Factors linked to a greater risk of hypos include:

  • Too high a dose of medication (insulin or hypo-causing medications)
  • Delayed meals
  • Exercise
  • Alcohol.

You can take steps to minimise the risk of these factors causing hypos.

How serious is hypoglycaemia?

Hypoglycemic episodes can range from mild to severe.

Mild hypoglycemia can usually be treated by the individual and are to be expected to some degree in people on insulin. Mild hypos are not associated with significant long term health problems unless they are occurring very regularly or for long periods of time.

Severe hypoglycemia, however, will require treatment from someone else and may require an ambulance. Severe hypos can lead to immediate danger if not treated immediately. Whilst rare, severe hypos can potentially lead to coma and death.

How do I treat a hypo?

Hypoglycemia can quickly become dangerous if left untreated. It is thus important that as soon as you notice or confirm you are hypo you treat the hypo immediately.

To treat the hypo, you need to take about 15 to 20 grams of fast-acting carbohydrate. Fast-acting carbohydrates are foods that are easily converted to sugar in the body, such as candy, fruit juice, regular — not diet — soft drinks, or glucose tablets. Foods containing fat or protein are not good treatments for hypoglycaemia, because protein and fat can slow the body’s absorption of sugar

Glucose tablets are ideal as they act very quickly and will take you out of the hypo quicker. They are also relatively easy to judge how much sugar you are taking.

Sugary drinks (Coke, Pepsi, etc.) can sometimes be a little more difficult to judge how much sugar you are taking but they’re still a good source of sugar in an emergency.

15-20g of sugar can be found in:

  • 160mL of sugary cola or lemonade
  • 200mL (a small carton) of fruit juice
  • 1 tablespoon of sugar or honey
  • 5 to 7 pieces of hard candy.

After 15 minutes, check your blood glucose again. If it’s still below 70 mg/dL, eat another carb choice. Repeat these steps until your blood glucose is at least 70 mg/dL.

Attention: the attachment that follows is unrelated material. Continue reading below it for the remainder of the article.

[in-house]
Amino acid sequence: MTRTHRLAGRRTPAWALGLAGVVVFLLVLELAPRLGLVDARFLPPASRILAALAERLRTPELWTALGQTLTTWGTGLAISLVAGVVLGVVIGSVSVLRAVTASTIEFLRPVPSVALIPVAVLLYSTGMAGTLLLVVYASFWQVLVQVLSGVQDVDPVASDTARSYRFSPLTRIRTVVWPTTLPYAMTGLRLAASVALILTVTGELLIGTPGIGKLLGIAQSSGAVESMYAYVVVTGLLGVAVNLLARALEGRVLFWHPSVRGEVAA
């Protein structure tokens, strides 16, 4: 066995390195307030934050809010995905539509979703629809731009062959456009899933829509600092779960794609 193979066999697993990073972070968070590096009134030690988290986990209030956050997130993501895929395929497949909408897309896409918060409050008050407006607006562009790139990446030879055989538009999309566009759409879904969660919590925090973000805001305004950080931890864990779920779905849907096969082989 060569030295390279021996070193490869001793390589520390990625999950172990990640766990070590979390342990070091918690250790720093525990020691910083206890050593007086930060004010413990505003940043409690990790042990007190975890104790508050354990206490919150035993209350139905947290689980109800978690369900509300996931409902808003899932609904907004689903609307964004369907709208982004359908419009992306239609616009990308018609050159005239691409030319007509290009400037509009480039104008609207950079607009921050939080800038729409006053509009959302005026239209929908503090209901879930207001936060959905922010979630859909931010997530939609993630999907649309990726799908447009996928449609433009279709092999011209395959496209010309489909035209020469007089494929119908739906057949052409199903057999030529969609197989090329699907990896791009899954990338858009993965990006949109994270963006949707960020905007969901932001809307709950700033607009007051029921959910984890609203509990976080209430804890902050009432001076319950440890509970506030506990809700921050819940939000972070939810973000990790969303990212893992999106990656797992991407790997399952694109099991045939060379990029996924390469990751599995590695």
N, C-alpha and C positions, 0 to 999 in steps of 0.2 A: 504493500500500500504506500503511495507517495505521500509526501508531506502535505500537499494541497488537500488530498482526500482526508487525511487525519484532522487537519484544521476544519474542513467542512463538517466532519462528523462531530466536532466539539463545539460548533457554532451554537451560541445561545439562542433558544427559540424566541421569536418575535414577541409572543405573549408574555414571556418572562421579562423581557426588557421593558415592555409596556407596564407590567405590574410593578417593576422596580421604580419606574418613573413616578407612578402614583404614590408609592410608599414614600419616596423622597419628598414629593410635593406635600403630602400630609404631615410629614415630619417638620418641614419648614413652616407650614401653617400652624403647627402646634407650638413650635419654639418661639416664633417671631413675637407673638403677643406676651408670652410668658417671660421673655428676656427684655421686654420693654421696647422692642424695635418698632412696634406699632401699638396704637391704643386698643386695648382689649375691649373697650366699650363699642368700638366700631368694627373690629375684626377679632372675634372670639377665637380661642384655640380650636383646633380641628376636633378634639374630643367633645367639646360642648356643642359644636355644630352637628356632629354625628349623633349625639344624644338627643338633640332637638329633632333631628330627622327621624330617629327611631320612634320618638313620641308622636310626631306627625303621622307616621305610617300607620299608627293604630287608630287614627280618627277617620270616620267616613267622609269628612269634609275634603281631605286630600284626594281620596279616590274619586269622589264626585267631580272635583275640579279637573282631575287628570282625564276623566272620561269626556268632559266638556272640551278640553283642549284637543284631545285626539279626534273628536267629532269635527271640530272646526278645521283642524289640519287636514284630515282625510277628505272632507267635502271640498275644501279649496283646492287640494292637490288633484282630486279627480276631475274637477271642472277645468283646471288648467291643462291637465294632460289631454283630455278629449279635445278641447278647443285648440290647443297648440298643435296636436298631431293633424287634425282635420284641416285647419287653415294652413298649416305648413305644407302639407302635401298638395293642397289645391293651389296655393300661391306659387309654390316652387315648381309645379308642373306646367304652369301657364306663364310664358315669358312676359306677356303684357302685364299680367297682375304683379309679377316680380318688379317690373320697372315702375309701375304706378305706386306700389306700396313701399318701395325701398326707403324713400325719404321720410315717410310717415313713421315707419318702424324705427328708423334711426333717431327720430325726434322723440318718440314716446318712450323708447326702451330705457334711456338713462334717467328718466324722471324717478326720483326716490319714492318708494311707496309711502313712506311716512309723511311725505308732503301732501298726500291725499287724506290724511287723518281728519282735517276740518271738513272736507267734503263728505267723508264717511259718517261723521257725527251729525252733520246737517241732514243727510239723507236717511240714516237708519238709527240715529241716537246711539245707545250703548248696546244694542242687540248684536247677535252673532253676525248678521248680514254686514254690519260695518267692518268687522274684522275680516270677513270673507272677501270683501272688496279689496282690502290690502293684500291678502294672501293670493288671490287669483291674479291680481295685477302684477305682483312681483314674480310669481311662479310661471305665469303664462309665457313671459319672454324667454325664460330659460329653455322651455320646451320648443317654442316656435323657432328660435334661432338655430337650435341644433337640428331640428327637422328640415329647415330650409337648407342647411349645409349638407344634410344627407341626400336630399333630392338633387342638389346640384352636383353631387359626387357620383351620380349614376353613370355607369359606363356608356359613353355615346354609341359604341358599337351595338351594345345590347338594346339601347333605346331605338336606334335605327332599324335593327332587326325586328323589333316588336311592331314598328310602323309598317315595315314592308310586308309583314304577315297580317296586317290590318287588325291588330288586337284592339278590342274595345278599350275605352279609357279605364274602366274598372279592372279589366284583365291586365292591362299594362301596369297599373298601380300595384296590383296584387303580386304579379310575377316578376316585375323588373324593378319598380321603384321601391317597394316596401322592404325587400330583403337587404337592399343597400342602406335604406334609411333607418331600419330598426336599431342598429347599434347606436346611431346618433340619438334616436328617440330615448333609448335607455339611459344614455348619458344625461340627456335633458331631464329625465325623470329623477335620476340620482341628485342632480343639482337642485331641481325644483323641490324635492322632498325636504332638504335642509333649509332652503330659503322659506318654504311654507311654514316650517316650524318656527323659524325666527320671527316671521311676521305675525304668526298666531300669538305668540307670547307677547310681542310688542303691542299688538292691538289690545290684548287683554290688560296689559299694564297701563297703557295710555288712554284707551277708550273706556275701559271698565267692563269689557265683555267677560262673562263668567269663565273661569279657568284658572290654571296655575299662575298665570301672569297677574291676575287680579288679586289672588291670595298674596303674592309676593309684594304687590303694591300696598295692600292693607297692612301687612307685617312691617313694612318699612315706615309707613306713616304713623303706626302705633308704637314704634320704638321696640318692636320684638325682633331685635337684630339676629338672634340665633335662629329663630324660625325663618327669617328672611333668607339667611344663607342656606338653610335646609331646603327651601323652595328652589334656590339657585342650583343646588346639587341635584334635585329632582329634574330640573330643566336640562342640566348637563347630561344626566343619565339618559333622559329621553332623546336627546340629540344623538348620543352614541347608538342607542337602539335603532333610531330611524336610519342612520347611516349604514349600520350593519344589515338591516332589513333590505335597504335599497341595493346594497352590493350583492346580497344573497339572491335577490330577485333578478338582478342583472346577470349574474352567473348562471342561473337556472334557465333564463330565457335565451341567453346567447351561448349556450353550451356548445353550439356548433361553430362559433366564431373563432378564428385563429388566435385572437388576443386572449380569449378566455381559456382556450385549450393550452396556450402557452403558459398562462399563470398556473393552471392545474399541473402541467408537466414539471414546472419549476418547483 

Once the blood sugar levels are back to normal, it’s important to have a snack or meal to help stabilise your blood sugar. This also helps the body replenish glycogen stores that may have been depleted during the hypoglycaemia.

If your symptoms are more severe, impairing your ability to take sugar by mouth, you may need an injection of glucagon or intravenous glucose. Do not give food or drink to someone who is unconscious, as he or she may aspirate these substances into the lungs.

What should I do about frequent low blood glucose?

If your blood glucose is often low, you may need a change in your meal plan, physical activity, or diabetes medicines. Keep track of when you have had low blood glucose events. Note possible causes, such as unplanned physical activity. Then talk it over with your doctor.

If you’re prone to severe episodes of hypoglycemia, ask your doctor if a home glucagon kit might be appropriate for you. In general, people with diabetes who are treated with insulin should have a glucagon kit for low blood sugar emergencies. Family and friends need to know where to find the kit, and need to be taught how to use it before an emergency occurs.

This information is for education purposes and is not intended to replace a consultation with specialist doctor. If you have questions concerning your health condition, please discuss them with your doctor.